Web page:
When I got clean in ’88, recovery was really a case of the blind leading the blind. There were six Narcotics Anonymous meetings a week in Hollywood and the same 30 or 40 addicts showed up daily. Out of our group, maybe five people had two years clean and they sponsored everyone else. Aside from me—a New York transplant—it seemed like NA attracted the addicted ‘80s LA punk scene. Since we lacked a Sunday meeting, a dozen of us would venture to East LA or South Central. As soon as the motorcycle jacket combat boot-wearing white kids entered the room, the secretary would chuckle into the mic, “Our friends from Hollywood have arrived. We can start the meeting.” Back then in Hollywood, NA was leather, Doc Martins, red lipstick and punk, and AA was cowboy boots, three inches of bangles, big hair and Sunset Strip metal. Inside Jumbo’s Clown Room, however, fellowship divisions fell away with our clothing and we were all one.
I started dancing a couple months before I moved to Los Angeles in ‘87, my bottoming out year. I was forever smearing concealer over my tracks in the parking lot of the club because the other dancers only smoked weed or sniffed a little coke. Shooting up really went against the stereotype. Then again, I only worked the nude clubs—Seventh Veil, April’s Cabaret and the Century. For extra drug money, I’d do all the contests and make friends sit in the audience as tip plants to encourage guys to get competitive with their dollars. I was fearless and stupid. I’d sass the gangbangers at the Sly Fox for rifling through their stack of hundreds to find a single dollar bill. I’d make fun of the biker owners of Valley clubs for not spending their easily earned porn profits on me. When I was high, I didn’t give a fuck. I’d swoop in with a garbage bag full of cheap ratty costumes and Maybelline cosmetics and scoop up every $20 in the building, then head down to Marcy St to cop.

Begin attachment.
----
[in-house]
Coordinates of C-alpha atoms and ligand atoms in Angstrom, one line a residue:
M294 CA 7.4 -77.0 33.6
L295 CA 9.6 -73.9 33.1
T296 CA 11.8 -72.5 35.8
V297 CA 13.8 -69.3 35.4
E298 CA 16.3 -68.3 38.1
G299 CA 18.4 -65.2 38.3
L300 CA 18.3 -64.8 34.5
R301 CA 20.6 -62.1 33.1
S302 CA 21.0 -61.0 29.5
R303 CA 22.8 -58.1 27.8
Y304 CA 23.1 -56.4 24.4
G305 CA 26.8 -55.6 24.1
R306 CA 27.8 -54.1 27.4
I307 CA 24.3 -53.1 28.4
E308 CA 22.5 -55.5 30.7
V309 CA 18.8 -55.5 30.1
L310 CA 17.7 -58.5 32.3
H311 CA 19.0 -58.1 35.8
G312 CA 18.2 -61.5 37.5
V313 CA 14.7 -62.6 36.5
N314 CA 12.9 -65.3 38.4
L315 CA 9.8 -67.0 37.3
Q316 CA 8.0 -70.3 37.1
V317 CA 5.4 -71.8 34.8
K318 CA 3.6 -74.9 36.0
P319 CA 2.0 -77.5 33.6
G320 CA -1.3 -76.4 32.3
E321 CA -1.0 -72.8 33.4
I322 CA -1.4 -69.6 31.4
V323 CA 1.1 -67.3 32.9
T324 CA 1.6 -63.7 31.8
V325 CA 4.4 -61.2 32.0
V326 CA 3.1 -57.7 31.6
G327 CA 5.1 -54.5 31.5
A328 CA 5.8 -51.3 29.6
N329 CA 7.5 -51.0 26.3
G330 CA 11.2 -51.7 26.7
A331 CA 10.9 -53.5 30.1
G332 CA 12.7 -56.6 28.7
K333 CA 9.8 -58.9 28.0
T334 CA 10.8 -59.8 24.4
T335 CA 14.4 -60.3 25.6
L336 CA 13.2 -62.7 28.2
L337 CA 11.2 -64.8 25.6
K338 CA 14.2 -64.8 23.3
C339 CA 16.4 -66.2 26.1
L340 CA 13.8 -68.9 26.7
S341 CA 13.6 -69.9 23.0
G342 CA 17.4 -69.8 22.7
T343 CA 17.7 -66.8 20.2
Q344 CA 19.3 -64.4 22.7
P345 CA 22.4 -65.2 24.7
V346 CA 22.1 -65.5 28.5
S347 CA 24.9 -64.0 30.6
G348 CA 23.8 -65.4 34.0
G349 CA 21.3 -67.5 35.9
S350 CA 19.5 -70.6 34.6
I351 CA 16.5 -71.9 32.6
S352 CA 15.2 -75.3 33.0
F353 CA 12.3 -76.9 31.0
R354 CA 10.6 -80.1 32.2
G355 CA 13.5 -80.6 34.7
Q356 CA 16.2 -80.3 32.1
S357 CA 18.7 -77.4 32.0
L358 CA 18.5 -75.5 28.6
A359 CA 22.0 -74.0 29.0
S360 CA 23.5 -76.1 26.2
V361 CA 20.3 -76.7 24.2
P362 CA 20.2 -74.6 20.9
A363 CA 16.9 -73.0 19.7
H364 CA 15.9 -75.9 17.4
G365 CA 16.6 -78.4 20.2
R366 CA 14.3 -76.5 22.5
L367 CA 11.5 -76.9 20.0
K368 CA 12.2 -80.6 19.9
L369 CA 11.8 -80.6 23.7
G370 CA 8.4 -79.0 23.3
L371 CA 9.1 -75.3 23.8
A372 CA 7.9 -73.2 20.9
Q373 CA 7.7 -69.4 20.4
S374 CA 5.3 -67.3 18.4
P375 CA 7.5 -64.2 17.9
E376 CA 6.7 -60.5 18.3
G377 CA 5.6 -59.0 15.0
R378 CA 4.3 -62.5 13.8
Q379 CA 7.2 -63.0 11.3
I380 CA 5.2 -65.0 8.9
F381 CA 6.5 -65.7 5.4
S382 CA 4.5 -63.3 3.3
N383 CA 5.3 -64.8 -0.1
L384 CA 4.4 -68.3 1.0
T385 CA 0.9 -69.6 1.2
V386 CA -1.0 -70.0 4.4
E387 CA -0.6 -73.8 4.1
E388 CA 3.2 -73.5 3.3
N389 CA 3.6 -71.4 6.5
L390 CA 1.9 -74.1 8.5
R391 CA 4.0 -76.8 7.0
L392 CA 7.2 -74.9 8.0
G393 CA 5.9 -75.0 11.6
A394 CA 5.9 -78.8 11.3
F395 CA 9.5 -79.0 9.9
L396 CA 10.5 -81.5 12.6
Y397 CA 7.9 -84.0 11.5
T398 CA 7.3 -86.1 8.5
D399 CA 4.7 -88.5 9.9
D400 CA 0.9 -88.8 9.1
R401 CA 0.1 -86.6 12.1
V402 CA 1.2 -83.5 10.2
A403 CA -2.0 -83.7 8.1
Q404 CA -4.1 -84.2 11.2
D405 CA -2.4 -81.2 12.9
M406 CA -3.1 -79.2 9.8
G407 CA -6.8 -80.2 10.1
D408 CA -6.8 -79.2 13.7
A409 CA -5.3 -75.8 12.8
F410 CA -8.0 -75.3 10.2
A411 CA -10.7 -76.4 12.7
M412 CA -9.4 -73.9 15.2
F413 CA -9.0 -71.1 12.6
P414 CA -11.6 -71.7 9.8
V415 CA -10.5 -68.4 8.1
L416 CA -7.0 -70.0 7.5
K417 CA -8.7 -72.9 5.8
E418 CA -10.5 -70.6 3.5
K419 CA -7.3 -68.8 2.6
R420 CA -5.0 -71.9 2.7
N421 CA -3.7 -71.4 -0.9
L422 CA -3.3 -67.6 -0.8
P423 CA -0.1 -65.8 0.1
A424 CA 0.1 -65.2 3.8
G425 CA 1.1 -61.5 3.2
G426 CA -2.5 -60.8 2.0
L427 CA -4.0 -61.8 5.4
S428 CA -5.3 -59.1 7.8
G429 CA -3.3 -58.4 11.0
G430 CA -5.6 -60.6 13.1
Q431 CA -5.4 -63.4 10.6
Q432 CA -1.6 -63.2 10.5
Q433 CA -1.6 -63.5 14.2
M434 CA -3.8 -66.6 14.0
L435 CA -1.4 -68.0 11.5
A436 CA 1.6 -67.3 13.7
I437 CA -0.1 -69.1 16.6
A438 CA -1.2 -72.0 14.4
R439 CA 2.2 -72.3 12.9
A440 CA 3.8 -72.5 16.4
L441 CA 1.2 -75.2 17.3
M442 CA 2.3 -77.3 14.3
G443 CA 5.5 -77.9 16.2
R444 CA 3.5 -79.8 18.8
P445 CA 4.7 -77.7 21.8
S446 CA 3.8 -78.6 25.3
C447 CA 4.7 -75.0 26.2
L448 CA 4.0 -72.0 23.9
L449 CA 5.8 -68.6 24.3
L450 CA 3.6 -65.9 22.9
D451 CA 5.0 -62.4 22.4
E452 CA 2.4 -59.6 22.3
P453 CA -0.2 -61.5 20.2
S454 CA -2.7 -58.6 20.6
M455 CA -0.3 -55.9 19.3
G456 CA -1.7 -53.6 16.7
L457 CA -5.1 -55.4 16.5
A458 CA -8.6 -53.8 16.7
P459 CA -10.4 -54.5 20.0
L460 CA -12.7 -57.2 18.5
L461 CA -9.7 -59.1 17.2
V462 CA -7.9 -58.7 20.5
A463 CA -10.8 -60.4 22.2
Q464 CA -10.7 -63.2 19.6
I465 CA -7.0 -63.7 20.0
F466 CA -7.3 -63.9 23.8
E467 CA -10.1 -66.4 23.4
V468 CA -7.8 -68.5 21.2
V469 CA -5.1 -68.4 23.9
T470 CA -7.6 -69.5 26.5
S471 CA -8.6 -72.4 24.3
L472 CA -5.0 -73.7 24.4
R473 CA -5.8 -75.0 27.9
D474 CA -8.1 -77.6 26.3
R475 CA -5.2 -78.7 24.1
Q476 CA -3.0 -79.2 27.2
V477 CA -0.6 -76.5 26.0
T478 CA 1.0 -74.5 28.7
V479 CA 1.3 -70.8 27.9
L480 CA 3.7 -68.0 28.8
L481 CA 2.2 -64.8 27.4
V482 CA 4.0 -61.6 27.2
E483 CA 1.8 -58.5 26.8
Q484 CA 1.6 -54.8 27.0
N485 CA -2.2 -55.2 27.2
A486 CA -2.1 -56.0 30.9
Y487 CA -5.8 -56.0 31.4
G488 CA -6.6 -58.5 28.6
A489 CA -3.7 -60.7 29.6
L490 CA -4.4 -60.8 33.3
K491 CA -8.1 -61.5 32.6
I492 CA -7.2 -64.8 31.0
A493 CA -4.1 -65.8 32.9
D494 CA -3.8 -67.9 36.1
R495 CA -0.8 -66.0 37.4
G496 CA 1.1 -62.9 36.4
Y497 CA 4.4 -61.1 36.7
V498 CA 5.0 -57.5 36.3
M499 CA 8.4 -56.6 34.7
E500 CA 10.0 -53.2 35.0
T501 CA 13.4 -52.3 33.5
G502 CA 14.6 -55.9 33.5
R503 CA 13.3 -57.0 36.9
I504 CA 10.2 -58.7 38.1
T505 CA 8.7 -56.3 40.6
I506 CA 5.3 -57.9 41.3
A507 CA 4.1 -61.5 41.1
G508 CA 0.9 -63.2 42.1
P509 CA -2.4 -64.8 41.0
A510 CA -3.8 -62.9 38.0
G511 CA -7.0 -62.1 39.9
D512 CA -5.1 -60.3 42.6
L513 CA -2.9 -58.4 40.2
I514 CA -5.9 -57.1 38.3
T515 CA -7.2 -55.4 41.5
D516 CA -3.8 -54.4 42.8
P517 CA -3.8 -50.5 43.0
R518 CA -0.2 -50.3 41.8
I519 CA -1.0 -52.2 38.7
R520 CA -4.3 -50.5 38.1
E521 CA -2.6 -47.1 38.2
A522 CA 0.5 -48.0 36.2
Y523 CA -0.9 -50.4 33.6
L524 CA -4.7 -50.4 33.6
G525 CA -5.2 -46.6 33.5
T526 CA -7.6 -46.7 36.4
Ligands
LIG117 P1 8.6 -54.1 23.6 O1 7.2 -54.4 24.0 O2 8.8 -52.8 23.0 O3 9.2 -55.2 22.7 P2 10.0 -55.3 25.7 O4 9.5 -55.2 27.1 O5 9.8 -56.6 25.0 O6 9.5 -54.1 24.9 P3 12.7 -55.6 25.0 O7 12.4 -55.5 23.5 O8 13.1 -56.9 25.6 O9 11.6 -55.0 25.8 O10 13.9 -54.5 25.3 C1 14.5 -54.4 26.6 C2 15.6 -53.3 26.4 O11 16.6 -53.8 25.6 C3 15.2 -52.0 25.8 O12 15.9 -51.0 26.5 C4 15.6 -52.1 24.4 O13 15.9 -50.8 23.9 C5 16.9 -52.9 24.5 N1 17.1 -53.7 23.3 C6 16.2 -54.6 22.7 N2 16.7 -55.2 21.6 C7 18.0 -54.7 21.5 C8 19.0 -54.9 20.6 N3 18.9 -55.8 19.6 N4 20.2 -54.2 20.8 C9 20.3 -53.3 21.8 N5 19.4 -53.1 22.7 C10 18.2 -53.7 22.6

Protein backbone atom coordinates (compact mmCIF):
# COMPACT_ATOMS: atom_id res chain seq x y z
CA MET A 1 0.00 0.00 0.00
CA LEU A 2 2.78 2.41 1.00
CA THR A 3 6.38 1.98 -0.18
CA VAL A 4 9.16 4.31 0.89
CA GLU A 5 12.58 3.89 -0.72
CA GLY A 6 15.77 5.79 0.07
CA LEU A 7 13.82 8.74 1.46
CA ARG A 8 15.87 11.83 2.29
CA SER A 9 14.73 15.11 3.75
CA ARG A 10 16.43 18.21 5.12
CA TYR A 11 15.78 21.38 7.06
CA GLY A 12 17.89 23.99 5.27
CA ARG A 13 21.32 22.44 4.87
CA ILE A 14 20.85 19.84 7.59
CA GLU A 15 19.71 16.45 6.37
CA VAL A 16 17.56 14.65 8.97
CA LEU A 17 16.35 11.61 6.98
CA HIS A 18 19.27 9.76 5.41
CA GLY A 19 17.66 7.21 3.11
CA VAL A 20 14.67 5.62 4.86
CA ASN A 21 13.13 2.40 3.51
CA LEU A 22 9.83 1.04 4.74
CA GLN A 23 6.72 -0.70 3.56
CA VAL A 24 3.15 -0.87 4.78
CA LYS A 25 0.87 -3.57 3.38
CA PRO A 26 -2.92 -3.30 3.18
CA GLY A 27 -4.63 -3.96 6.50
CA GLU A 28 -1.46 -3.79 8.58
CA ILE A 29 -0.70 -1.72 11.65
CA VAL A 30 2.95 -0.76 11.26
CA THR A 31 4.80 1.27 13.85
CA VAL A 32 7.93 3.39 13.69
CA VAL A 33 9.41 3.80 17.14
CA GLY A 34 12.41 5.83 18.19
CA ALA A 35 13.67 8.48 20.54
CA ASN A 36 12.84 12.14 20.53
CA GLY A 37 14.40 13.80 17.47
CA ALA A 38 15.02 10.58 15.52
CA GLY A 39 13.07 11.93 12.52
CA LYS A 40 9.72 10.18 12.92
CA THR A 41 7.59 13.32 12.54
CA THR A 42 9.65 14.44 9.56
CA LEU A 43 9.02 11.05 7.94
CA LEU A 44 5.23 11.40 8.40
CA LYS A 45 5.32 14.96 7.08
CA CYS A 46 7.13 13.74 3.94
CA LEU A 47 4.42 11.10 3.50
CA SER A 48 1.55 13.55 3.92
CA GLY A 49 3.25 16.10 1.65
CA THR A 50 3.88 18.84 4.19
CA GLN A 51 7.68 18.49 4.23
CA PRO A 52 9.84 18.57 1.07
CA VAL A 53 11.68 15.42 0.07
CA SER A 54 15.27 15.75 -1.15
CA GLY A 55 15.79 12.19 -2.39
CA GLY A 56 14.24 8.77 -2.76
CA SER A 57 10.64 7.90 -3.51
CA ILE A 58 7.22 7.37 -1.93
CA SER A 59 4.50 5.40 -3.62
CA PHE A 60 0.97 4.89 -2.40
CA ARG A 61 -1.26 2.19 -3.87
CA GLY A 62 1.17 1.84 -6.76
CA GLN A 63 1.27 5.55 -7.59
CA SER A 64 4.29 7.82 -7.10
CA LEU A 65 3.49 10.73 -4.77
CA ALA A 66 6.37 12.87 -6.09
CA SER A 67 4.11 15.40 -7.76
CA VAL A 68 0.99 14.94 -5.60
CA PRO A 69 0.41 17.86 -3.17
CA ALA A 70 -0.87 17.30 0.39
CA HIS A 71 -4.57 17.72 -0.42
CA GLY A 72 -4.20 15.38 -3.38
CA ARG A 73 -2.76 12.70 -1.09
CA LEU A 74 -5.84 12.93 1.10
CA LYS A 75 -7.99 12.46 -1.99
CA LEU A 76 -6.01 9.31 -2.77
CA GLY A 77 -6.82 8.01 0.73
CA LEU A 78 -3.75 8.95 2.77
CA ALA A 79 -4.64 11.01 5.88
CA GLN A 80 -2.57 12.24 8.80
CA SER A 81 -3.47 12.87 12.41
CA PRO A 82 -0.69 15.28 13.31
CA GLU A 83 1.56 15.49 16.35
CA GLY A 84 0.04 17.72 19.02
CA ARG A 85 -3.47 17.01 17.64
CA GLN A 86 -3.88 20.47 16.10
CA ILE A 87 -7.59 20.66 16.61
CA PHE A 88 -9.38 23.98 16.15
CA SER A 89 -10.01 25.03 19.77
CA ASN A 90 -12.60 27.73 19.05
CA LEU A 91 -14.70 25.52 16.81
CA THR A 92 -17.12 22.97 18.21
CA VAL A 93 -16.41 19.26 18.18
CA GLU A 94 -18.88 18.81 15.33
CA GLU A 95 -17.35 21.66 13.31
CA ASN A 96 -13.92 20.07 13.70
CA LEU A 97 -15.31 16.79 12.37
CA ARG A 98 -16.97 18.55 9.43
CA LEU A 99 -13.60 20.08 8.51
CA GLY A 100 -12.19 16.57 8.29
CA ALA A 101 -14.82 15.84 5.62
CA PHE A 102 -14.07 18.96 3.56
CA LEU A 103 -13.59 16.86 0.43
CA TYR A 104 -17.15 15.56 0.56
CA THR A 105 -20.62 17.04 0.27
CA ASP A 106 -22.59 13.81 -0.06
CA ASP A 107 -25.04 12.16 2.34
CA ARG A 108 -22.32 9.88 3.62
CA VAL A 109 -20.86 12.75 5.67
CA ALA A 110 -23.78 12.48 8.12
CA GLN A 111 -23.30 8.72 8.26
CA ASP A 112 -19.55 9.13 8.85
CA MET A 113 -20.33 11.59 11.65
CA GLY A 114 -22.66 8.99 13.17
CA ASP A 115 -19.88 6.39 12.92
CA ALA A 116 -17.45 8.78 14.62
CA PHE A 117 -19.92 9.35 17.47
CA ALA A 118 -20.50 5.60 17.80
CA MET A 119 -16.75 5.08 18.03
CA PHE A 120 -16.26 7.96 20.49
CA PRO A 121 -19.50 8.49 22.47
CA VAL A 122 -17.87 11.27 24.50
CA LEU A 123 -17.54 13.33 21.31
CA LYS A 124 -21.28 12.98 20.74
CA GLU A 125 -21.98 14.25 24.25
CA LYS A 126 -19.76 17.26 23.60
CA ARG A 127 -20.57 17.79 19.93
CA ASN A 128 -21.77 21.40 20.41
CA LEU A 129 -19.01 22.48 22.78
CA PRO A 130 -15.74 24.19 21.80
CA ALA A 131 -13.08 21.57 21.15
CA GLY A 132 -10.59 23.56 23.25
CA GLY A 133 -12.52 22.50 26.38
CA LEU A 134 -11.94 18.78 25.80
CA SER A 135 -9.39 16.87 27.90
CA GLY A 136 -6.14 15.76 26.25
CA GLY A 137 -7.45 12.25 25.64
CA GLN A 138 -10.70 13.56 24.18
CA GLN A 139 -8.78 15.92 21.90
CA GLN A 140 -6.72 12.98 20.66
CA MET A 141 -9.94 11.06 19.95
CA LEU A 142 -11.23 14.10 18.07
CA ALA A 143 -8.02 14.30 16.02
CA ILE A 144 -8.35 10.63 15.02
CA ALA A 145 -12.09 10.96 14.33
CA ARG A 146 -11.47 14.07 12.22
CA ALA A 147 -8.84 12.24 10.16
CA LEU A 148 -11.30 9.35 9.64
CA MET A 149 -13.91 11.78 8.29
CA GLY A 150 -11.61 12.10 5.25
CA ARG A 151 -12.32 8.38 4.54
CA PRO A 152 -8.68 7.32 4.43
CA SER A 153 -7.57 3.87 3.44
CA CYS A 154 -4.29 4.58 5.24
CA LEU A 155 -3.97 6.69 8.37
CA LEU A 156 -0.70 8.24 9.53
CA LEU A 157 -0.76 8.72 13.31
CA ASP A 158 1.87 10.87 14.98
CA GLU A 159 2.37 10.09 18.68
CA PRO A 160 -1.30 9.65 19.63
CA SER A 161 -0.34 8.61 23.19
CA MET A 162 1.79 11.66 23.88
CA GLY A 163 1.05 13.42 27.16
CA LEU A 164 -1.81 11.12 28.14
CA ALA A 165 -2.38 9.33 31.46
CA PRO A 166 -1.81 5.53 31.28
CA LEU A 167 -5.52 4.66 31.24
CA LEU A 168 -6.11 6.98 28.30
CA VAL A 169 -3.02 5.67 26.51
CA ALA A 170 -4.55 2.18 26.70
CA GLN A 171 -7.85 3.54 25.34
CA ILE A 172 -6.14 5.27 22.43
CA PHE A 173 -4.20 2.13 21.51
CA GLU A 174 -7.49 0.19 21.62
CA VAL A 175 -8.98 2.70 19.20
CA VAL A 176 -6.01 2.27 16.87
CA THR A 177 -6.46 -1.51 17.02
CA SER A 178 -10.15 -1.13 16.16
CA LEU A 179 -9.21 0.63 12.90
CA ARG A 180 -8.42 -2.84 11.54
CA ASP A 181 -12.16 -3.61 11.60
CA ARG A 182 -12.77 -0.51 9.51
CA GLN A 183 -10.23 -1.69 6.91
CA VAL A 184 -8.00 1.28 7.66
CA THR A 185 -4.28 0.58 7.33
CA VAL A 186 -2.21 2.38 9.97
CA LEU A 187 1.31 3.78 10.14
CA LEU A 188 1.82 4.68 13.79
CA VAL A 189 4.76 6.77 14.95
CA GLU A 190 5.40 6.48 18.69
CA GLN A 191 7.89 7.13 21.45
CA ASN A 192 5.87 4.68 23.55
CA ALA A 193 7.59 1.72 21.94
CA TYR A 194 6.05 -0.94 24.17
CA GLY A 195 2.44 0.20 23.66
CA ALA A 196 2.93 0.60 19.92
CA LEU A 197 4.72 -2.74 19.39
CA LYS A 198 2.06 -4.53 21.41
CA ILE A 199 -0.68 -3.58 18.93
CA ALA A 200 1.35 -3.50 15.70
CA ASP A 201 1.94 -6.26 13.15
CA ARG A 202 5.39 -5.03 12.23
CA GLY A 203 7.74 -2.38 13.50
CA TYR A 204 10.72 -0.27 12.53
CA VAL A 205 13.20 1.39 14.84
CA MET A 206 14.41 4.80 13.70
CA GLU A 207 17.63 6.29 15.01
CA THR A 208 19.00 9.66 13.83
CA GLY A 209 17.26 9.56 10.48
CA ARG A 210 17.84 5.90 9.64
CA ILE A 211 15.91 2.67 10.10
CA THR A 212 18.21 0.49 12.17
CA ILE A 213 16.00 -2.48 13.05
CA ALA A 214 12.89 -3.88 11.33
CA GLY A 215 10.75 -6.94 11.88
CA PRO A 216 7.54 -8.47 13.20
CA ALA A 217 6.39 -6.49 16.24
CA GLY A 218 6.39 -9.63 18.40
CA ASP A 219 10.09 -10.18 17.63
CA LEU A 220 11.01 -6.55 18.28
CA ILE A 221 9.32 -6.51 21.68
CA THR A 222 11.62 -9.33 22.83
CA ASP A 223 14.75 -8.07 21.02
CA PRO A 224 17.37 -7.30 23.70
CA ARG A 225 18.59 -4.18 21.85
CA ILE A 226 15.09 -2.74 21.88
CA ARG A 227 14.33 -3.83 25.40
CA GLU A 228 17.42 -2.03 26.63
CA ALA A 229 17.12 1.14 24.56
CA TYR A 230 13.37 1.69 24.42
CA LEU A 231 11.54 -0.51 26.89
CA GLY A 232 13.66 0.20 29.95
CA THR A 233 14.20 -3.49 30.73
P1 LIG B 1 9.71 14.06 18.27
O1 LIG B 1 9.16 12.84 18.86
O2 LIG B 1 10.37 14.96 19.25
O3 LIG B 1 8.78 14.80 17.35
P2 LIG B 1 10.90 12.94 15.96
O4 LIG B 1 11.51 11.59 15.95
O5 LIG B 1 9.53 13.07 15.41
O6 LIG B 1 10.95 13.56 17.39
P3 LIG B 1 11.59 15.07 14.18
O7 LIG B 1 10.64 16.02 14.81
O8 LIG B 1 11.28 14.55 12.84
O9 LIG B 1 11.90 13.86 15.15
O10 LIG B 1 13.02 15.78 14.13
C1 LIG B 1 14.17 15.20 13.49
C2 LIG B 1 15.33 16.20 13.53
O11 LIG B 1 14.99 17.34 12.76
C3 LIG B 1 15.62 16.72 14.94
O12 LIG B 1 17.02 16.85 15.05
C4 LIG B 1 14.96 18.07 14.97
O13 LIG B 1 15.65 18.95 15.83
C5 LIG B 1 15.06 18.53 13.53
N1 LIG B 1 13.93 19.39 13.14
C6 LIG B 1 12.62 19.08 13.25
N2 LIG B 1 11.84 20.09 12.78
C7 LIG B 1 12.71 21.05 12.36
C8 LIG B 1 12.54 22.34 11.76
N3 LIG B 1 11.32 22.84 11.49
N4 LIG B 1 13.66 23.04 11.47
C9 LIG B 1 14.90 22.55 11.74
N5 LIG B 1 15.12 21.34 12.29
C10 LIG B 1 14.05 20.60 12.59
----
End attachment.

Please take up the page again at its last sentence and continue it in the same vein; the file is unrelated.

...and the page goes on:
After a stint in a Louisiana rehab, I returned to LA with $100 and a few costumes. Prior to getting clean, I’d moved into someone’s kitchen with a 17-year old junkie boy. He now had 60 days clean and introduced me to a couple of sober strippers at my first meeting. They insisted I work with them if I wanted to stay sober. This was my introduction to Jumbos, the lowest rent strip club I’d ever stepped inside. It was like living in a bad music video. And these girls worked hard for their money: pole work, elaborate costume changes and five song sets. Day shifts had few girls—me, Courtney, my sponsor Cat, Valerie and a couple others who hadn’t made it to the program yet. This meant dancing to approximately 40 songs a day for roughly 60 measly dollars that came from the two dealers propped at the bar. It was exhausting. After a year of rolling around on the floor naked for two songs and hundreds of dollars, Jumbo’s was like hitting a new bottom. It probably would have felt more demoralizing if I’d worked there when I was high; it would have been cruder evidence of the downward spiral of my addiction. Clean, it was chipping away at whatever self-respect I hadn’t already destroyed. It baffled me that my co-workers loved this place. I was only there to show my newcomer willingness to follow direction.